Colombia: Union leaders face death threat
Lee Sustar reports on the background to the death threats made against two union leaders at a major steel tube manufacturer in Colombia.
23 October 2009
This article first appeared in Socialist Worker (US)
TWO UNION leaders representing workers at the important Tenaris steel tube plant in Colombia have received death threats--an urgent matter in a country where at least 40 labor activists have already been murdered this year.
On August 31, Jairo del Rio, Colombia, president of Sindicato de Trabajadores de Tubos del Caribe (SINTRATUCAR, the Tenaris workers' union) and a member of the Socialist Workers Party (the Colombian section of the International Workers League) received the following death threat:
Mr. Jairo del Rio. We want to make it clear that the goals of your union organization are causing a lot of trouble, and that your efforts to speak out against certain things are not in your interests. We would remind you that in this country guerrilla communists like you and your group die fast, so you better stop interfering in things that are not your business. We would like to remind you that you have a beautiful family that you should take care of, even more so with your pregnant wife who leaves home everyday at 5:30 a.m. to take your son to school.
It would be really tragic if something
happened to them because of you. The guerrilla movement in this country
will be destroyed because it will be destroyed, and the guerrillas living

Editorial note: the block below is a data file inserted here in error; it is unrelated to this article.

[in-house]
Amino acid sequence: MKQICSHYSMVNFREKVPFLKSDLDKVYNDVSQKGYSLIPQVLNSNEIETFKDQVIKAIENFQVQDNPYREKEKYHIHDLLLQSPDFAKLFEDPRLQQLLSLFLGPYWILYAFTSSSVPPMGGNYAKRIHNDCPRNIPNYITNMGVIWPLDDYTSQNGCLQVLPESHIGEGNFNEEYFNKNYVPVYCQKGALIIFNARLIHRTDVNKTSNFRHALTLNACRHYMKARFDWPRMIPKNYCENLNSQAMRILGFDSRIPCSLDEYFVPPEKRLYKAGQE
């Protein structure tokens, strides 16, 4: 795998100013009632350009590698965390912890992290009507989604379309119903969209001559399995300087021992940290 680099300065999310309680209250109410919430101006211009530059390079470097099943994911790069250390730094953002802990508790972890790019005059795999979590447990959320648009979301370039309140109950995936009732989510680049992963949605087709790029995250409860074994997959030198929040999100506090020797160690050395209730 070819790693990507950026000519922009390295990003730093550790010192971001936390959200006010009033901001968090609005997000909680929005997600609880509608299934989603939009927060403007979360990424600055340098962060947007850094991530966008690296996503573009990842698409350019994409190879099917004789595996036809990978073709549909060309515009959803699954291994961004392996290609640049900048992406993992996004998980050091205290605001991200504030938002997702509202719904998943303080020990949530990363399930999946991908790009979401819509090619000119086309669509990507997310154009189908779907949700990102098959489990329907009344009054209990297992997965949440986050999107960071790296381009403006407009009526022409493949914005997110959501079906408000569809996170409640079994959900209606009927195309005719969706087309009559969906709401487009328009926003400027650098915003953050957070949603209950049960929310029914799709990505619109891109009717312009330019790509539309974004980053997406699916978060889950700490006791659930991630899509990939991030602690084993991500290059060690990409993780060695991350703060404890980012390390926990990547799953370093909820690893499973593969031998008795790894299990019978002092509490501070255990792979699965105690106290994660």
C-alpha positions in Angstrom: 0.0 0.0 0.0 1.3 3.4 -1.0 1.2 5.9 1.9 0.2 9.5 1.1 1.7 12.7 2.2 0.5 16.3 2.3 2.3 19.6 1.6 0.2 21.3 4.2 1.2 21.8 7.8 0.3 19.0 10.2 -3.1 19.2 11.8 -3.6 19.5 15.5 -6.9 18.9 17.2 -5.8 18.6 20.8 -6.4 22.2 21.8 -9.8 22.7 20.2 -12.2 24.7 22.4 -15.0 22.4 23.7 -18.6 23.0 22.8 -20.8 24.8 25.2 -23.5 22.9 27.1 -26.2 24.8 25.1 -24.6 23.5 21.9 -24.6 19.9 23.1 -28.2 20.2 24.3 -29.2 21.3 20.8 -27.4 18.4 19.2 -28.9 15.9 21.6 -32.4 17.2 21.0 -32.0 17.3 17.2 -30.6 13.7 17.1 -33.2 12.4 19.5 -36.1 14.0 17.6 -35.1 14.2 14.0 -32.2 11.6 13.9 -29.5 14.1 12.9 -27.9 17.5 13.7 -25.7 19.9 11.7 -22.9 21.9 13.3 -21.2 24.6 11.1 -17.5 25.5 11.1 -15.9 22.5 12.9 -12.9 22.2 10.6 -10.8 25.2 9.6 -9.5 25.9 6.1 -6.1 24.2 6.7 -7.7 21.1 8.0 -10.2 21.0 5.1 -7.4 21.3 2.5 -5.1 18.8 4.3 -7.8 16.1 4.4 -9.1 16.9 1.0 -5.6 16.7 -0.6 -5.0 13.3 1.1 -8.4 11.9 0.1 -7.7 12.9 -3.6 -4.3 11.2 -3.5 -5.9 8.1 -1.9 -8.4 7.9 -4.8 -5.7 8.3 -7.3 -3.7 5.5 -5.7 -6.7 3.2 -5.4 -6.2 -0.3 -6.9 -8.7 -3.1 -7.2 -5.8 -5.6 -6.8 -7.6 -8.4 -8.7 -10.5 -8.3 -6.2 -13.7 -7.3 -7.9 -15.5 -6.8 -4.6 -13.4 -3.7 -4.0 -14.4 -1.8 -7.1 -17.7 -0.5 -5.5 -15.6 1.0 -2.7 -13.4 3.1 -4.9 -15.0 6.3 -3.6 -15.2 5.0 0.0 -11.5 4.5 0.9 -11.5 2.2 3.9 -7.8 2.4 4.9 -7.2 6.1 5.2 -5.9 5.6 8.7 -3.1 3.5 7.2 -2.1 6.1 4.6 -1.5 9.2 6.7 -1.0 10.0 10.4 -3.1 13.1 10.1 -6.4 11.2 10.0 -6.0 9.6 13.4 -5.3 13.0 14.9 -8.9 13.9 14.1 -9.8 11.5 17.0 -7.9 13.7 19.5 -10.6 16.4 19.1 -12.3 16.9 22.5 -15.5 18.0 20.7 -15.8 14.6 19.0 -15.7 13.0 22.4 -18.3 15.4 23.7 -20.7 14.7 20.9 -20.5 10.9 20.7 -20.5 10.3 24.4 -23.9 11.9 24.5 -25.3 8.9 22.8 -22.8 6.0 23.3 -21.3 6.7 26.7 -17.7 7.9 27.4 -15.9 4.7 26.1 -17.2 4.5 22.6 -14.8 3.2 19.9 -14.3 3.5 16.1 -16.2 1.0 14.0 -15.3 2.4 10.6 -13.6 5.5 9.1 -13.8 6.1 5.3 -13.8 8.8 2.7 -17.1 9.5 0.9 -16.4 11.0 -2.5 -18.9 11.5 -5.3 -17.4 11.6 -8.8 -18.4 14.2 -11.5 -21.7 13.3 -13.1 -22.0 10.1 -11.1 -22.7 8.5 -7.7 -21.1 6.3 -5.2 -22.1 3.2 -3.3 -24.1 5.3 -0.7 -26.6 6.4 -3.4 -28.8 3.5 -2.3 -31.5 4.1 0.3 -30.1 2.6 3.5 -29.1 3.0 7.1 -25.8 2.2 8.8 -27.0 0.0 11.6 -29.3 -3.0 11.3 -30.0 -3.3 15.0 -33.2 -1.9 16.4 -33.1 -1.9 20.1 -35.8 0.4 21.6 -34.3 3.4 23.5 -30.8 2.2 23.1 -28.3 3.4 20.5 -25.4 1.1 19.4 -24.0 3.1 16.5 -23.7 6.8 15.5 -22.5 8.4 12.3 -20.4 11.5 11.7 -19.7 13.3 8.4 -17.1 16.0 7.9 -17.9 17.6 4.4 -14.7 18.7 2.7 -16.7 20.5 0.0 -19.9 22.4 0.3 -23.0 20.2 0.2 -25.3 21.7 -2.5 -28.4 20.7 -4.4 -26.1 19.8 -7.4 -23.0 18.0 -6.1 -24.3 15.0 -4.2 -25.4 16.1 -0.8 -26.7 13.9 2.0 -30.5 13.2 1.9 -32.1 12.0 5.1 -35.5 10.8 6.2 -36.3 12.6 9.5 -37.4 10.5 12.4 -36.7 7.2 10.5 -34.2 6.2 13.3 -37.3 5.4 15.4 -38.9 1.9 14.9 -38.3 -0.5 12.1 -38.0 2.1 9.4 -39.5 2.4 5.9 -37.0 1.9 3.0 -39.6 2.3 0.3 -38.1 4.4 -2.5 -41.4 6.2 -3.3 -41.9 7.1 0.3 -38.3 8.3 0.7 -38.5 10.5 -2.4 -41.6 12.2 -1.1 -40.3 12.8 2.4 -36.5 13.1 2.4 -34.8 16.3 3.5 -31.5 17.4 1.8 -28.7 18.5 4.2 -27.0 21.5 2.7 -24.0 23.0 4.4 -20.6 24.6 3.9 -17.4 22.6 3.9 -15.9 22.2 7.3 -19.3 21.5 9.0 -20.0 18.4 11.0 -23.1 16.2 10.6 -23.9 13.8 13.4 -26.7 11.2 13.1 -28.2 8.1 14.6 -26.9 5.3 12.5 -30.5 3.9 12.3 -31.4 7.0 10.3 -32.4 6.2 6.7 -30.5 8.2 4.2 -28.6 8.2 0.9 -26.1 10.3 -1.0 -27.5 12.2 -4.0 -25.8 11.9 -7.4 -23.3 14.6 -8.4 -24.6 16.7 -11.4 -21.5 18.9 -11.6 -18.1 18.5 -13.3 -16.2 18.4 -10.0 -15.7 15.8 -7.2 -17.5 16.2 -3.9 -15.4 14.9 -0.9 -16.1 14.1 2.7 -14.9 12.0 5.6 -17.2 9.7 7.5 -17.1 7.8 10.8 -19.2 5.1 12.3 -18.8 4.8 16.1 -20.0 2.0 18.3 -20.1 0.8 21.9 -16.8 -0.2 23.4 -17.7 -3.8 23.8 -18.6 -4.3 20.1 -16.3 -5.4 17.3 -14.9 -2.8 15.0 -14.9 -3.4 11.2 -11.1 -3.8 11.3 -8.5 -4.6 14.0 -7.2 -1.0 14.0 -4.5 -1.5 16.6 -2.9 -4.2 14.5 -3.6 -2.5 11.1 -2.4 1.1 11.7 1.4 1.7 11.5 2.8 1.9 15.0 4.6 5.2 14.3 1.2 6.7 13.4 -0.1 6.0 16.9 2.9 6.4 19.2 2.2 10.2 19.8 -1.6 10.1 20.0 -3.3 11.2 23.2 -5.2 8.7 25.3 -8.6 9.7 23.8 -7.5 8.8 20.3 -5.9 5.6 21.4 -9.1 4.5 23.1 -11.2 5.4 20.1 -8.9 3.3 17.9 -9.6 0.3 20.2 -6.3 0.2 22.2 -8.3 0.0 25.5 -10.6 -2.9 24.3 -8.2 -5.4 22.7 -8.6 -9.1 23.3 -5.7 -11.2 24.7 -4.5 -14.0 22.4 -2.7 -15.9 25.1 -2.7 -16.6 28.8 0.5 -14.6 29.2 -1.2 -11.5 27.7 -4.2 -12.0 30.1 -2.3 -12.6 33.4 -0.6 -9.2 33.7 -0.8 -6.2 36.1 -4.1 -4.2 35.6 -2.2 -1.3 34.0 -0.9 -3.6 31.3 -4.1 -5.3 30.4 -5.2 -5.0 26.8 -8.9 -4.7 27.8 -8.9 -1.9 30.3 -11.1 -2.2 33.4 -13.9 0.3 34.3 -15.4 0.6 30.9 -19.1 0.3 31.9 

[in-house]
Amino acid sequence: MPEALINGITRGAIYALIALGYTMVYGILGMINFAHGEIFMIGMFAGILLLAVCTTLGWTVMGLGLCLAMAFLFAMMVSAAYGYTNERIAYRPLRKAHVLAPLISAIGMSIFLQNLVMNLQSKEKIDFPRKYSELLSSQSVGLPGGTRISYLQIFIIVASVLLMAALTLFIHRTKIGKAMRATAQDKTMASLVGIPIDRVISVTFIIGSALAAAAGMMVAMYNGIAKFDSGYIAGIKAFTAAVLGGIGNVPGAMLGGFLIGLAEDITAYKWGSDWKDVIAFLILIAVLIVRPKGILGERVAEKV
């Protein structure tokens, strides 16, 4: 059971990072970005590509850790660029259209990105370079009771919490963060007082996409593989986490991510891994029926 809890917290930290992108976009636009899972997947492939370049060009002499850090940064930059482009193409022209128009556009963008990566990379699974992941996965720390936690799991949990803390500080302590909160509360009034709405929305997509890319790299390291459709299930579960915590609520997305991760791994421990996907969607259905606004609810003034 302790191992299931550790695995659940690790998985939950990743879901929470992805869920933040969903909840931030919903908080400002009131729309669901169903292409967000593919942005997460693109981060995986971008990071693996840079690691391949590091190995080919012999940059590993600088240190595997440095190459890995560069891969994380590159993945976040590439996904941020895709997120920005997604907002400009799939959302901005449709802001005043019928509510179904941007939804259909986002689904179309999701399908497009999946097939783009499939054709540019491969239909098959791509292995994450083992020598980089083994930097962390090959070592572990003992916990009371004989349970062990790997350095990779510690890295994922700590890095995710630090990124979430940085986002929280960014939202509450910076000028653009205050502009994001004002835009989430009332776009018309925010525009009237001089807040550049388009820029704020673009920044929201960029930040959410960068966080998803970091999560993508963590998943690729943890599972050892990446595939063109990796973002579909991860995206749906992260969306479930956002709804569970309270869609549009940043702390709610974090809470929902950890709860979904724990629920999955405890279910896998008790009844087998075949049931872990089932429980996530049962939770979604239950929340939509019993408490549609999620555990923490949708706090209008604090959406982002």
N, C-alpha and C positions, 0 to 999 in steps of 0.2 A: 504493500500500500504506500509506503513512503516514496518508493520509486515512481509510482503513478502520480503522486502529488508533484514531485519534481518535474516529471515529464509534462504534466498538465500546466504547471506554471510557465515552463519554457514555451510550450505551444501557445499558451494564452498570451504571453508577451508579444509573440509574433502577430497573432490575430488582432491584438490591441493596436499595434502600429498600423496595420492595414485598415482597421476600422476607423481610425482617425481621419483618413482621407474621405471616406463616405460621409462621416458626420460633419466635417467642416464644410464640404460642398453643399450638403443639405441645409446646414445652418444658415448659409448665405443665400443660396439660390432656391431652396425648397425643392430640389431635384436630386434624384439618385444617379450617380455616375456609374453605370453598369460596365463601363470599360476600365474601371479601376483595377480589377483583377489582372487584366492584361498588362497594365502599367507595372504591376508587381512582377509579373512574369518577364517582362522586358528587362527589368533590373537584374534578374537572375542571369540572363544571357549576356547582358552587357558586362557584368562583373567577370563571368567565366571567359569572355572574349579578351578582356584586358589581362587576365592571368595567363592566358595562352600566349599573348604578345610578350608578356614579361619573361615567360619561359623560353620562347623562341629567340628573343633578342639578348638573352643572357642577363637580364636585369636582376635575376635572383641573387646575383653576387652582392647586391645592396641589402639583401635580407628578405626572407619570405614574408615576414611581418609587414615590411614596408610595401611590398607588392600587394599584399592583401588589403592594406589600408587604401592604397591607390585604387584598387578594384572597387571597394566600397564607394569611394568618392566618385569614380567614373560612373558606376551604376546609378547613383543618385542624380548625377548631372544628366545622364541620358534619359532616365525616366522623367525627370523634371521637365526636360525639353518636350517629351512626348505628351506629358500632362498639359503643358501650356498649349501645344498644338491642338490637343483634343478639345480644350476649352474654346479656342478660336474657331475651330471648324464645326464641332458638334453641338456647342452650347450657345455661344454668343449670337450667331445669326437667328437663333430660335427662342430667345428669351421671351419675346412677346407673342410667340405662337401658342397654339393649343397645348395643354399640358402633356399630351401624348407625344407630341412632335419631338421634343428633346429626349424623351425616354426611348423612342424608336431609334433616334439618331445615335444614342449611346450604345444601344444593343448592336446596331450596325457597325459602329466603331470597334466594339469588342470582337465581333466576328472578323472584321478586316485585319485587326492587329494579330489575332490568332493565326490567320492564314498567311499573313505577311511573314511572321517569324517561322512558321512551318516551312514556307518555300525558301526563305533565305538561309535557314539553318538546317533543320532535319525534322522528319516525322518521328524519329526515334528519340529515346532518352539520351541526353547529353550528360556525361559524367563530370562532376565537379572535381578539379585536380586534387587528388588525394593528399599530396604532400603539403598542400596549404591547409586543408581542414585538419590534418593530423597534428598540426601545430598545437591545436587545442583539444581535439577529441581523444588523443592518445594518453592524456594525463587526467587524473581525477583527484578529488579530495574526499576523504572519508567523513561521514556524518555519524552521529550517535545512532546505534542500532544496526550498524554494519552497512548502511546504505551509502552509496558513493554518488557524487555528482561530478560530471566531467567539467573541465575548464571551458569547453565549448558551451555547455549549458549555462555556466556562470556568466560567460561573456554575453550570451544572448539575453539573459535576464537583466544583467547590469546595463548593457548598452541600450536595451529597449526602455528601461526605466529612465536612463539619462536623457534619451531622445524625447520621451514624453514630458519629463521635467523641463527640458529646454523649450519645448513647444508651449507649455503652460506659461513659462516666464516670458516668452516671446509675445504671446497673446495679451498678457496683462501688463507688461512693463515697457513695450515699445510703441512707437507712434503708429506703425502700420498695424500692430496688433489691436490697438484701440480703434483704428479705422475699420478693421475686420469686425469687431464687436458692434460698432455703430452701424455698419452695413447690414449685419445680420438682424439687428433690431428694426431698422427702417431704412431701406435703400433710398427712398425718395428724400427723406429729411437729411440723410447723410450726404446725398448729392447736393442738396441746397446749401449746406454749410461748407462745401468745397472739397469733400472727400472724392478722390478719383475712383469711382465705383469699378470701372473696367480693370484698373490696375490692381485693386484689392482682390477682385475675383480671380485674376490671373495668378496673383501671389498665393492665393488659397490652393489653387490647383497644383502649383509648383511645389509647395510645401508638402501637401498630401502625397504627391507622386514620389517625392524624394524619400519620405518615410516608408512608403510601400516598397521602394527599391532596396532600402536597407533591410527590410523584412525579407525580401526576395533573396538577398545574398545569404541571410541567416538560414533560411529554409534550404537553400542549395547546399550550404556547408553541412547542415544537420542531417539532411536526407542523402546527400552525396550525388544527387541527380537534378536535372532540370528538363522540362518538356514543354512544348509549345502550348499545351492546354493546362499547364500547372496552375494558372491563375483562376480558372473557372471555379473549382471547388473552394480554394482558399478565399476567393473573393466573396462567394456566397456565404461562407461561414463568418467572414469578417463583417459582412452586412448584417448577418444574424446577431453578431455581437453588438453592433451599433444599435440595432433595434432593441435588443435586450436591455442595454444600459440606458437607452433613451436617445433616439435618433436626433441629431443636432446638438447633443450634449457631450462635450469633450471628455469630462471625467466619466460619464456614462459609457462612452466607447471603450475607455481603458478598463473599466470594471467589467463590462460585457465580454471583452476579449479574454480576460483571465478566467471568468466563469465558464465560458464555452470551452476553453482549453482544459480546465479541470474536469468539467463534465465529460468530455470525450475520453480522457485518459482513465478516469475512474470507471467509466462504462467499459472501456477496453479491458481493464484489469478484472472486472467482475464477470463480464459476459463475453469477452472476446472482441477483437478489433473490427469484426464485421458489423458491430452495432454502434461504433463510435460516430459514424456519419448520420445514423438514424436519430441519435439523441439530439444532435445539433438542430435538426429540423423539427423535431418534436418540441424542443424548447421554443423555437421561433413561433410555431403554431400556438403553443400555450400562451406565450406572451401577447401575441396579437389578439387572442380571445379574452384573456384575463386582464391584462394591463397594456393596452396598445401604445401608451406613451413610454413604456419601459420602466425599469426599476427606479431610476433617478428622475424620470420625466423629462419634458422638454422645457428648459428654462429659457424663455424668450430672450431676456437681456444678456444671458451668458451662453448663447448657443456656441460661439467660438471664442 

as civilians like you even more so. Take care of you and of yours.
What you can do
E-mail messages calling for the protection of the two union leaders and the workers they represent at Tenaris to:
Mr. Rubén Fidalgo
Copy the message to:
Álvaro Uribe Vélez
Fabio Valencia Cosio
Wolmar Antonio Pérez
The day after, the union's vice president, Deivis Blanco, received a similar threat.
Such efforts to intimidate labor activists in Colombia are commonplace--and death threats are often carried out. According to the International Confederation of Trade Unions, 49 trade unionists were murdered in 2008, 10 more than in 2007, "despite assurances by the administration of Colombian President Álvaro Uribe that the situation was improving," the union federation said in a statement.
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COLOMBIA IS the most dangerous country in the world in which to be a trade unionist. Over the past two decades, a staggering 5,000 union leaders and activists have been murdered.